Showing 10 posts by Alicia W. Birach.
This month's 2nd Wednesday Morning Break addressed the impact of the COVID-19 pandemic on Michigan Workers' Compensation law. In this episode, host and attorney Patricia Scott interviews fellow attorney Alicia Birach on how the pandemic has affected premiums, case progression and the nature of work injuries, including injuries arising from remote work. Read More ›
Unfortunately, the COVID-19 pandemic continues to rage worldwide. At the time of this article being published, there have been nearly 28,000,000 cases and over 485,000 deaths in the United States. Over 600,000 cases and almost 16,000 deaths have occurred in Michigan, alone.
In response to the pandemic, many jurisdictions have implemented various Emergency Rules and Orders to all but ensure compensability for certain delineated essential, frontline and first response employees who contract COVID-19. Other states, like Illinois, have enacted actual legislation that similarly relaxes the burden of proving compensability for some of these favored workers. We have written about these Rules, Orders, and legislation on several occasions over the course of the last year. You can read our most recent article on this topic here. Read More ›
The federal government enacted the Families First Coronavirus Response Act (“FFCRA”) on March 18, 2020. The FFCRA was intended to provide support to workers who were unable to work while complying with government-mandated quarantines following exposure to COVID-19 or while taking care of someone else in quarantine. The law required employers with fewer than 500 employees (“covered employers”) to pay certain employees Emergency Paid Sick Leave, Emergency Family Medical Leave and/or Expanded Emergency Family and Medical Leave (together, “FFCRA Leave”) as more fully described below. Read More ›
On December 17, 2020, in an unpublished per curium decision, the Michigan Court of Appeals reversed an award of workers' compensation survivor’s benefits that had been given to a widow whose spouse had been killed while he was traveling to a class the employer had encouraged him to attend and for which the employer had paid pursuant to its employee education assistance and tuition reimbursement program. See Lewis v LexaMar Corp, Mich App __ (2020). Read More ›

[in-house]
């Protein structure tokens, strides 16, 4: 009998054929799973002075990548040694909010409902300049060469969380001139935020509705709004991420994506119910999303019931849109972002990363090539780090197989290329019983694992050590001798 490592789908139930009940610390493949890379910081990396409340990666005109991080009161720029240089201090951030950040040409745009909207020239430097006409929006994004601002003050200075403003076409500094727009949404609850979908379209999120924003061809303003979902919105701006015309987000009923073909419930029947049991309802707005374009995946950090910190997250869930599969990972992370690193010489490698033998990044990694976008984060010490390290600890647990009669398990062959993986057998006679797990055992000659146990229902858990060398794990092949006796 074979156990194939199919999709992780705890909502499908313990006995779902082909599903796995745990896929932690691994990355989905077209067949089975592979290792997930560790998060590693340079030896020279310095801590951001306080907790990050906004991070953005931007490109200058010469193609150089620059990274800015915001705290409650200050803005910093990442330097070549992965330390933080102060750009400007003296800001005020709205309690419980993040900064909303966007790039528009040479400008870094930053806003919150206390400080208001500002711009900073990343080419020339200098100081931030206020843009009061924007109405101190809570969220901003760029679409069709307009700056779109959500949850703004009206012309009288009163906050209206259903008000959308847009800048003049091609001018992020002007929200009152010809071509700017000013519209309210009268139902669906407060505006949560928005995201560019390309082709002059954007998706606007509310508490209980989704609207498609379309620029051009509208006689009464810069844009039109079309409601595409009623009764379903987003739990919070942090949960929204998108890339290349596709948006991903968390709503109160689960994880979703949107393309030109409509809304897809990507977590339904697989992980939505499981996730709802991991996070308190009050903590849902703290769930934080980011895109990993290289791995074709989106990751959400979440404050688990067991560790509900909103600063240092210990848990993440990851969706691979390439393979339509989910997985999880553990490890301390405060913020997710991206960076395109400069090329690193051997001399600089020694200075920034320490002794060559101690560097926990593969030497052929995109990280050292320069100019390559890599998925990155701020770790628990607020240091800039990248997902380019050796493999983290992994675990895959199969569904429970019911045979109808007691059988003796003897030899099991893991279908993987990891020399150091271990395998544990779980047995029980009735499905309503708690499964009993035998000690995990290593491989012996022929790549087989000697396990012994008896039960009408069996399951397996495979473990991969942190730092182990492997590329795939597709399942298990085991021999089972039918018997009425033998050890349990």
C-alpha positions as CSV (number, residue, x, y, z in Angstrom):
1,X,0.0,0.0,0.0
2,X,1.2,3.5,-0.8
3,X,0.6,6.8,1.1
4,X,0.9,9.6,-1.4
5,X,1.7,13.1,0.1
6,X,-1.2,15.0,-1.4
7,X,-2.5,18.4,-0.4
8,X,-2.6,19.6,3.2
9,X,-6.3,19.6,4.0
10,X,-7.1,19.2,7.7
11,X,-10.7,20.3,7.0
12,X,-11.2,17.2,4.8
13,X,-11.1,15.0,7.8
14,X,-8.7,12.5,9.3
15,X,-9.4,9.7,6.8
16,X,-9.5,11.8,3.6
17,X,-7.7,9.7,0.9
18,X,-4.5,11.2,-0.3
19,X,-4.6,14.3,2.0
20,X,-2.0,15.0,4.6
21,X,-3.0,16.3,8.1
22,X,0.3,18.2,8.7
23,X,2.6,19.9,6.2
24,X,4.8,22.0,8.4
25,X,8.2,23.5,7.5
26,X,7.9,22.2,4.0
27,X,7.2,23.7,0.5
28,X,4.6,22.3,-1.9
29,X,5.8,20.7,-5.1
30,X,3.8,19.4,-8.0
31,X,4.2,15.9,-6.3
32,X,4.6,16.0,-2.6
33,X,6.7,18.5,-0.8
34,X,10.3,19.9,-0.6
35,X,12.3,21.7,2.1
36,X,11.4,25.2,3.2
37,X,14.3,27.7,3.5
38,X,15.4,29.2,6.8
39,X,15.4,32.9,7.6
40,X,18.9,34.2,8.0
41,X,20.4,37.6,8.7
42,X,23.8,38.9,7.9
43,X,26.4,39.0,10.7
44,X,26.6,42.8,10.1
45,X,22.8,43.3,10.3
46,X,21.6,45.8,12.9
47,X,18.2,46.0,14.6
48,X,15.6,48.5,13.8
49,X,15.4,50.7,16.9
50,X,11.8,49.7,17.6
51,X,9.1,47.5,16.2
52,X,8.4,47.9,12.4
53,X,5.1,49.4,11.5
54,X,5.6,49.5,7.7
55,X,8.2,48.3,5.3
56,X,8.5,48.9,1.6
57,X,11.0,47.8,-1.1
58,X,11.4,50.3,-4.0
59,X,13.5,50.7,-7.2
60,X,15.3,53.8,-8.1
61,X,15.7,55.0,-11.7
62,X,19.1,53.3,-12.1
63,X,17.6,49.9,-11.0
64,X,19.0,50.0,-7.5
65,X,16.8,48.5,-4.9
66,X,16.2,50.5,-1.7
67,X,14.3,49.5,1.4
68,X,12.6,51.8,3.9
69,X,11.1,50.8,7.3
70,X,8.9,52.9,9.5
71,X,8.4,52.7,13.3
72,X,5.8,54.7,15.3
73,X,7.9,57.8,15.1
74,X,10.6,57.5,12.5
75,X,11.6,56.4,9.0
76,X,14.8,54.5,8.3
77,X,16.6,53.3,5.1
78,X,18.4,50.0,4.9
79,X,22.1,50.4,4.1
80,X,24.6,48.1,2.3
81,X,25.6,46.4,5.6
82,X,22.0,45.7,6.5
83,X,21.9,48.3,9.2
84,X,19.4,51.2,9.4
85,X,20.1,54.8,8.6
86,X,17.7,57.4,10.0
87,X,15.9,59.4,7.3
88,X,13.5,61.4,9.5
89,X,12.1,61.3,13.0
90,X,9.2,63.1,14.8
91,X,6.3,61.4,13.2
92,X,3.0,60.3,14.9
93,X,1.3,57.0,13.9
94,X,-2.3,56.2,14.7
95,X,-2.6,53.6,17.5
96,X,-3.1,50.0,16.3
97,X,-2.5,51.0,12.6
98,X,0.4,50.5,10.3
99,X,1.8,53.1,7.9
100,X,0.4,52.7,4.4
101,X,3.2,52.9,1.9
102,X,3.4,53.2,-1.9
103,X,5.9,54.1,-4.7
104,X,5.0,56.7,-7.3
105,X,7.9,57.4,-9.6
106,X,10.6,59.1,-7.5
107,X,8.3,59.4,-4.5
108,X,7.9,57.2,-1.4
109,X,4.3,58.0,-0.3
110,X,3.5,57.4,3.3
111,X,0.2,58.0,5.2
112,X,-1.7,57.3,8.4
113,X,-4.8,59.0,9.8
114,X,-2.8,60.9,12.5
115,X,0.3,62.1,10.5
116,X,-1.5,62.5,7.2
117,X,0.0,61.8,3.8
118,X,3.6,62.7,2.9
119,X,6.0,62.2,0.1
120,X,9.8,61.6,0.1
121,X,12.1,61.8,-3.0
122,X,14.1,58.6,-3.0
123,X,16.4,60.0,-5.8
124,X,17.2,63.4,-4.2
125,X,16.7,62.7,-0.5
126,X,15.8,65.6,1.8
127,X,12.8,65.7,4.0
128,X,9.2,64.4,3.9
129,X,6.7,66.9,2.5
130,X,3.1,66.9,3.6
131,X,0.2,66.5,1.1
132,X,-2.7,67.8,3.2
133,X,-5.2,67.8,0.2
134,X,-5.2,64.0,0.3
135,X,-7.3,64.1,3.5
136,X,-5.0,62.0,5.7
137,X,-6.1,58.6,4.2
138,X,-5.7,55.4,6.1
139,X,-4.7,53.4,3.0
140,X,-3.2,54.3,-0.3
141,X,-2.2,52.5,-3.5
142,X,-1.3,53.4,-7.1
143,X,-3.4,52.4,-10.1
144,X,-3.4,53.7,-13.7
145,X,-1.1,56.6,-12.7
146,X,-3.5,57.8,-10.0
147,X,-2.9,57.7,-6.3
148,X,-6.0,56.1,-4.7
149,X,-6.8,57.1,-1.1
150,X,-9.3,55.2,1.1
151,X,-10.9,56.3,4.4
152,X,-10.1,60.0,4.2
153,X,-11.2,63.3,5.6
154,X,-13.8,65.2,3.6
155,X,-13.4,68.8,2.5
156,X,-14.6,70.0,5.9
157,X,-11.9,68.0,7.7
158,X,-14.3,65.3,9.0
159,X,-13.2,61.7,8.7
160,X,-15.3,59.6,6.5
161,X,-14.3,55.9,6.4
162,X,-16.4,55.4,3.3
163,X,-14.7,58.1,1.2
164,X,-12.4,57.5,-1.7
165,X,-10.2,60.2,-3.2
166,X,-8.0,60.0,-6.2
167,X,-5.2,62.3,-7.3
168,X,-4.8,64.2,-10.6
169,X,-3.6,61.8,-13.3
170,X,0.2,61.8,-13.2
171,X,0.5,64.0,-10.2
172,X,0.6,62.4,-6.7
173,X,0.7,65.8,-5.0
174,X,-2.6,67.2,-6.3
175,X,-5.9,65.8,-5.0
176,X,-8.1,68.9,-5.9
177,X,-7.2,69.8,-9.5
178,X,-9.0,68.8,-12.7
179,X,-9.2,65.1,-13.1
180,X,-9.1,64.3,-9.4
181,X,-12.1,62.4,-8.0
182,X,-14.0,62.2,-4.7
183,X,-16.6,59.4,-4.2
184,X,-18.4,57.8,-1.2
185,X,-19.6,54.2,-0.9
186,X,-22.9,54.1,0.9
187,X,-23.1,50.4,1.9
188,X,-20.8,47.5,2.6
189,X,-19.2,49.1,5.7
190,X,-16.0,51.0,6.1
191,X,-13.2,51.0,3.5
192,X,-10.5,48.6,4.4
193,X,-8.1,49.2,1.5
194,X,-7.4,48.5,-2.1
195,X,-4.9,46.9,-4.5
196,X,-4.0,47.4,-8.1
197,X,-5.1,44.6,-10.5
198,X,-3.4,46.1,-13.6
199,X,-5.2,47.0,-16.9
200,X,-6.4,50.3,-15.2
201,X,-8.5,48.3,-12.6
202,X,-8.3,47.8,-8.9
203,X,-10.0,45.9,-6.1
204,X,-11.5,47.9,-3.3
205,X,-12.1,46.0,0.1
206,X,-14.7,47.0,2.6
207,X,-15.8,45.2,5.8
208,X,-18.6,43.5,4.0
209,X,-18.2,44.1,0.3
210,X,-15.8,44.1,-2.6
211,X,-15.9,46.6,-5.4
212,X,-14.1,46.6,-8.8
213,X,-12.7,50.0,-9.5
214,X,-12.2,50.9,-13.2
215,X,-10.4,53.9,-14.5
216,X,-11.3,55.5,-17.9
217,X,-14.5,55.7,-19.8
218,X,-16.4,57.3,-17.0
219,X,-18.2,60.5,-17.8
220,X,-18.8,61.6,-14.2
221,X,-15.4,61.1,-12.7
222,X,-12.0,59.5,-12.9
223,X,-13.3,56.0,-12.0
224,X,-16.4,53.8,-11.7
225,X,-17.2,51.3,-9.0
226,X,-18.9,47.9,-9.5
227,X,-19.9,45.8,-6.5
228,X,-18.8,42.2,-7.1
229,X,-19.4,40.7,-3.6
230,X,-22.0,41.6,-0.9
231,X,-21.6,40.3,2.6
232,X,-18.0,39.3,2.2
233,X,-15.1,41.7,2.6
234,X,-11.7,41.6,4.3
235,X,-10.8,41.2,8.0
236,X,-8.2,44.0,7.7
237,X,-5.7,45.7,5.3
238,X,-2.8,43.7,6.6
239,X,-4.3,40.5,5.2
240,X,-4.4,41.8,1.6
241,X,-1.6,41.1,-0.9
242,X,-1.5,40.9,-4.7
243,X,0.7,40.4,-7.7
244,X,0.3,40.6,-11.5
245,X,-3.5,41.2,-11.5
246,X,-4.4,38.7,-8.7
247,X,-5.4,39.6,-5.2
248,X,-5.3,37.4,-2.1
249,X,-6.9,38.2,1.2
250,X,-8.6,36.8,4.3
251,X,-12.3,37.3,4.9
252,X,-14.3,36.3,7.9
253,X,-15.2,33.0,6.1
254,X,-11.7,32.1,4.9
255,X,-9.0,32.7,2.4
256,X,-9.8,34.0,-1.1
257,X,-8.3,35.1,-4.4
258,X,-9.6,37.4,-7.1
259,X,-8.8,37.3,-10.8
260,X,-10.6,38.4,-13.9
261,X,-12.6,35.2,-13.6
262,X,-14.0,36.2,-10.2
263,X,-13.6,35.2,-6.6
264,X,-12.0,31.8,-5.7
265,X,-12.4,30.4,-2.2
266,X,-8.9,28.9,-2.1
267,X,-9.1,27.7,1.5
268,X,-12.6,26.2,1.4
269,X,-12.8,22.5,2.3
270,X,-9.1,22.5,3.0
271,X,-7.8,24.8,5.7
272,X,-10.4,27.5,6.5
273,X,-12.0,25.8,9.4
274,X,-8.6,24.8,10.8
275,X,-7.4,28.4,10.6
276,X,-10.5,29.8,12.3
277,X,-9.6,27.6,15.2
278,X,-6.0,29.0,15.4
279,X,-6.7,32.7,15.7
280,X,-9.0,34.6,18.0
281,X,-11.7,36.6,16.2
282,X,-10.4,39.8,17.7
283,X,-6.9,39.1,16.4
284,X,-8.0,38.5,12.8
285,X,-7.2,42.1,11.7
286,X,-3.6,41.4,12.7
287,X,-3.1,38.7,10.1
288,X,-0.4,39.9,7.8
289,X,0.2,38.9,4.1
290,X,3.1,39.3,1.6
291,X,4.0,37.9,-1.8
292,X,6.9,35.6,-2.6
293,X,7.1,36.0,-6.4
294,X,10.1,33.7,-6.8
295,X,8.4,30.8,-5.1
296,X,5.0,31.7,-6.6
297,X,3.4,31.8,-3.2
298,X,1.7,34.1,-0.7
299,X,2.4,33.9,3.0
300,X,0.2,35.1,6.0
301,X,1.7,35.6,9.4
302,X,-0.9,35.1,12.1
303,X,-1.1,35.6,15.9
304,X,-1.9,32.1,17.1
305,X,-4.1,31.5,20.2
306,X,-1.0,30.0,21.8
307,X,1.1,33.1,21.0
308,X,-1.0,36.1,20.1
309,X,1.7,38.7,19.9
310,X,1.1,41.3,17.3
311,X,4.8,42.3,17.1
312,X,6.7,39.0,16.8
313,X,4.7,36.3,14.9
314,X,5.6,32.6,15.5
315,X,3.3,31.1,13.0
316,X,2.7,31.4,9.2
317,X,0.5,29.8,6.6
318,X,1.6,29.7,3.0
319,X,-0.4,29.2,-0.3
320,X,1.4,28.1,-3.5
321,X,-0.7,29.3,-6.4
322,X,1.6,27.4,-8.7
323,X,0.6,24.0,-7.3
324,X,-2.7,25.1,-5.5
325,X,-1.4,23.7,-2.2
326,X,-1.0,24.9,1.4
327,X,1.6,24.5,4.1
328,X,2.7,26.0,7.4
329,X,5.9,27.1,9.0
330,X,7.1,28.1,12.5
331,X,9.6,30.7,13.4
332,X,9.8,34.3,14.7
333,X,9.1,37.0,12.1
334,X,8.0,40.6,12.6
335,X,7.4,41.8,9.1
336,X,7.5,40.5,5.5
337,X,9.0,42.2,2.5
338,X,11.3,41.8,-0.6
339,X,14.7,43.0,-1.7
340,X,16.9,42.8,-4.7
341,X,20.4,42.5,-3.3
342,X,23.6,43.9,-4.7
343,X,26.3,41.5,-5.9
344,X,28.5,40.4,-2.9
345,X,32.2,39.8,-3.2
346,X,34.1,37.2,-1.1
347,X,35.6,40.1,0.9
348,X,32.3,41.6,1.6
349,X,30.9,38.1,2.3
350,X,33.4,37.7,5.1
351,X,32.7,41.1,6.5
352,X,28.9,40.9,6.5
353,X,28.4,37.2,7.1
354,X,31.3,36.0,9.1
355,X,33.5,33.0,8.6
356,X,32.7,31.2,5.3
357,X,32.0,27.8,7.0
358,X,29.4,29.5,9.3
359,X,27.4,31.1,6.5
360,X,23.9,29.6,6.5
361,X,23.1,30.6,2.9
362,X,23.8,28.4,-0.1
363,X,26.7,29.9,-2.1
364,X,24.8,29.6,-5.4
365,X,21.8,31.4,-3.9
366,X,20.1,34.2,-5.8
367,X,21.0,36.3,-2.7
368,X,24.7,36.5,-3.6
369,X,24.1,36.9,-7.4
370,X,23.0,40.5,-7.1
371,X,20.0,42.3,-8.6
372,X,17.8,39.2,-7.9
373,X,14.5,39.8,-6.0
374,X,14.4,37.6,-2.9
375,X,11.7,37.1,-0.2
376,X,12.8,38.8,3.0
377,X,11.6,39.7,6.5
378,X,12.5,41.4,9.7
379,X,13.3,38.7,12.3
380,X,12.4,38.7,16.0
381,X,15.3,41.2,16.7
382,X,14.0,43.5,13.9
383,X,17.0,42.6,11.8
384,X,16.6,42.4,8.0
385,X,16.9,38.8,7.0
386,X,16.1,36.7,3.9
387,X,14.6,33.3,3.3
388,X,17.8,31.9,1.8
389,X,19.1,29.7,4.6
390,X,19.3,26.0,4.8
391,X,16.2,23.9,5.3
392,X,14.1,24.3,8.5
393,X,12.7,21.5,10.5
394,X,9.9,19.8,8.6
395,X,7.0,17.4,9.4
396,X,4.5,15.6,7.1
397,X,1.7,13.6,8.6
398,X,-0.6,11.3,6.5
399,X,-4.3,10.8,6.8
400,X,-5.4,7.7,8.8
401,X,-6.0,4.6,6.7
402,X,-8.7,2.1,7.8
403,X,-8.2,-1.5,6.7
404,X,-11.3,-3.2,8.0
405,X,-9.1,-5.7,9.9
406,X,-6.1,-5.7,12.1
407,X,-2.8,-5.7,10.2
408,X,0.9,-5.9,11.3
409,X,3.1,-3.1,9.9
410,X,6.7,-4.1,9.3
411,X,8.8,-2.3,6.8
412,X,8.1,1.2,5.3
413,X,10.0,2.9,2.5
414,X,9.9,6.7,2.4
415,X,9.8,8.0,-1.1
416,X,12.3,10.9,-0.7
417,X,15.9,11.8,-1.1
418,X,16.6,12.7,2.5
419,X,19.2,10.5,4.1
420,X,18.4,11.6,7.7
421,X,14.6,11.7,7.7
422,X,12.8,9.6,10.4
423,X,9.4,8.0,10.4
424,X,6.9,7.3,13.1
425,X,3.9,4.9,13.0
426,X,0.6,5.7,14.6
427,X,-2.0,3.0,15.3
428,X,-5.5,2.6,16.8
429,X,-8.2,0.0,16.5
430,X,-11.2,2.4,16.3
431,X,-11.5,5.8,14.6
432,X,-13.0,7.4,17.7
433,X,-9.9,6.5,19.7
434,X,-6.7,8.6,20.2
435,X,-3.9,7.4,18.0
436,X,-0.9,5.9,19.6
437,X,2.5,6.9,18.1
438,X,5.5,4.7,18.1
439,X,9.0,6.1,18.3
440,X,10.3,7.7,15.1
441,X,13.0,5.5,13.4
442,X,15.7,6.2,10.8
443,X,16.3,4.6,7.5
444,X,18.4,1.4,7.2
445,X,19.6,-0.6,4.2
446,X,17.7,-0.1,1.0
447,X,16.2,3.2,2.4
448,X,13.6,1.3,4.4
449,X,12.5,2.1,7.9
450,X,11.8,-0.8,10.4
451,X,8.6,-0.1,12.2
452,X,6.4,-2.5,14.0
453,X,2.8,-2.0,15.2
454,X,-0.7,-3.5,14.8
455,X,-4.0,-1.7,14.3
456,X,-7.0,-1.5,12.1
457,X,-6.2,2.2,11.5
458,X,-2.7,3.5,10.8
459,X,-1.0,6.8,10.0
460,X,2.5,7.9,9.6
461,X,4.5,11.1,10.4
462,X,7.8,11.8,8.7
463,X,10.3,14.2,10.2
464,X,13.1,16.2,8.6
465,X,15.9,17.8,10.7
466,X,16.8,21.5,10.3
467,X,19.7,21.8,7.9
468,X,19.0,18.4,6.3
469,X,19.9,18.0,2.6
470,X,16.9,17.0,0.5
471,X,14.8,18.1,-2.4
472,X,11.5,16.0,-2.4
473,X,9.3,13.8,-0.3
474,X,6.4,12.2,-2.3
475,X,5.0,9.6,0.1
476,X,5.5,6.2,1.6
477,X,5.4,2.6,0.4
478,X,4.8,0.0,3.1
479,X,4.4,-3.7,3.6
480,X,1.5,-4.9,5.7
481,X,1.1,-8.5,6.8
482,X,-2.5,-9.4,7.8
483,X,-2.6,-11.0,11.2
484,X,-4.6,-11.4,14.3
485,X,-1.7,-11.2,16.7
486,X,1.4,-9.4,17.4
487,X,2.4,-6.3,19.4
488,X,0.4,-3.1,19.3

On October 2, 2020, the Michigan Supreme Court ruled that the law upon which Governor Gretchen Whitmer relied to extend the State of Emergency after April 30, 2020 is unconstitutional. The Supreme Court's ruling, which we discuss here, invalidates the Governor's Executive Orders issued during the extended State of Emergency. Executive Order 2020-128, issued on June 18, 2020, established a rebuttable presumption that a "COVID-19 Response Employee" (a term which was not well-defined within the Executive Order) has sustained a compensable injury when he or she is diagnosed with COVID-19. Executive Order 2020-128 contained language quite similar to the March 30, 2020 Emergency Rule issued by the Department of Labor and Economic Opportunity ("LEO"). Read More ›
On October 2, 2020, the Michigan Supreme Court issued an opinion regarding whether Governor Gretchen Whitmer had the authority to declare and extend a State of Emergency and issue Executive Orders related to the COVID-19 pandemic. In a lengthy opinion, the Court held that the Governor did not have proper authority because the law upon which she relied is unconstitutional. Read More ›
Updated Protections for COVID-19 Response Employees: The Differences Between the Prior Emergency Rules and Recent Executive Orders
There have been nearly 70,000 confirmed or probable COVID-19 cases in Michigan. This figure includes over 6,150 deaths. While other areas of the country are experiencing significant increases in confirmed COVID-19 cases, Michigan appears to have flattened the curve for the time being. We are currently averaging around 250 new cases per day. Read More ›
There have been over 40,000 confirmed COVID-19 cases in Michigan. This figure includes over 4,000 deaths. We are currently averaging about 1,000 new cases and 100 new deaths per day. Fortunately, the curve is flattening and some areas of the state have seen decreases. Read More ›
Jack Nolish, the recently appointed Director of the Michigan Workers' Disability Compensation Agency, issued a directive this week limiting employers' ability to terminate or reduce benefits during the period the Stay Home, Stay Safe Executive Order (EO 2020-21) and Executive Order 2020-20 are in effect. To read more on this issue in Alicia Birach’s article, Impact of Executive Orders on Reduction and Termination of Benefits, can be found here.
The Supreme Court of Michigan recently issued a decision addressing a plaintiff’s obligation to make a good faith job search where the injury arose prior to the 2011 amendments to the Worker’s Disability Compensation Act. Bell v. City of Saginaw. Plaintiff Bell was injured in the course of his employment on October 16, 2011. Benefits were voluntarily paid from the date of injury until his return to work. He subsequently went back off when he failed his fitness for duty physical. Workers’ compensation benefits were not reinstated and plaintiff filed suit. To read more about this case and its implications, see full article here.